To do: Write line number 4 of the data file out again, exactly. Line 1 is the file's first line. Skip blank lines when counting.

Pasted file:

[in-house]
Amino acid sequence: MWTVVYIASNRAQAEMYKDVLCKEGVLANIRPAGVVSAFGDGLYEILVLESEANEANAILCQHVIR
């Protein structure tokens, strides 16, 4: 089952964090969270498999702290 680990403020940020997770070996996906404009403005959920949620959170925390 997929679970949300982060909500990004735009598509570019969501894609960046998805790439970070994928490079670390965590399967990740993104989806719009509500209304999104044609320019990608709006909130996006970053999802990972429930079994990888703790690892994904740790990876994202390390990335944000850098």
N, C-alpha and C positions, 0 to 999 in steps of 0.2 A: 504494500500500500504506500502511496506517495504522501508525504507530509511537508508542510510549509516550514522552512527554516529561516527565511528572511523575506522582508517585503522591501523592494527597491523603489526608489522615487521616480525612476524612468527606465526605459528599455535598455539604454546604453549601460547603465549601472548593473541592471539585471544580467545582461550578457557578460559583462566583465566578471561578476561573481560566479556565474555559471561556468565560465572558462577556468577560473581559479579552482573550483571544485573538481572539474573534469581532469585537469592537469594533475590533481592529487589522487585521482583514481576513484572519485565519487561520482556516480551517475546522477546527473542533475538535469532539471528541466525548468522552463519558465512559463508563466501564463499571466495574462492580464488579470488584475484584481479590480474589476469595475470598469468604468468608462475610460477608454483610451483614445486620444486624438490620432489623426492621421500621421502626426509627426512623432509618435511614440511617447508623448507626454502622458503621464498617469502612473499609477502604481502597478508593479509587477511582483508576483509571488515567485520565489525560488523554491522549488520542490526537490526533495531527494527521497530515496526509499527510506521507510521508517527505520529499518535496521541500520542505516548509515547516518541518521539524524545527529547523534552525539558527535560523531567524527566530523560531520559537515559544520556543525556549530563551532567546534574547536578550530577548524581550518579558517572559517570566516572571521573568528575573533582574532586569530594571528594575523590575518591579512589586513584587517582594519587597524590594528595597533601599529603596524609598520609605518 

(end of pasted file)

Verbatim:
N, C-alpha and C positions, 0 to 999 in steps of 0.2 A: 504494500500500500504506500502511496506517495504522501508525504507530509511537508508542510510549509516550514522552512527554516529561516527565511528572511523575506522582508517585503522591501523592494527597491523603489526608489522615487521616480525612476524612468527606465526605459528599455535598455539604454546604453549601460547603465549601472548593473541592471539585471544580467545582461550578457557578460559583462566583465566578471561578476561573481560566479556565474555559471561556468565560465572558462577556468577560473581559479579552482573550483571544485573538481572539474573534469581532469585537469592537469594533475590533481592529487589522487585521482583514481576513484572519485565519487561520482556516480551517475546522477546527473542533475538535469532539471528541466525548468522552463519558465512559463508563466501564463499571466495574462492580464488579470488584475484584481479590480474589476469595475470598469468604468468608462475610460477608454483610451483614445486620444486624438490620432489623426492621421500621421502626426509627426512623432509618435511614440511617447508623448507626454502622458503621464498617469502612473499609477502604481502597478508593479509587477511582483508576483509571488515567485520565489525560488523554491522549488520542490526537490526533495531527494527521497530515496526509499527510506521507510521508517527505520529499518535496521541500520542505516548509515547516518541518521539524524545527529547523534552525539558527535560523531567524527566530523560531520559537515559544520556543525556549530563551532567546534574547536578550530577548524581550518579558517572559517570566516572571521573568528575573533582574532586569530594571528594575523590575518591579512589586513584587517582594519587597524590594528595597533601599529603596524609598520609605518 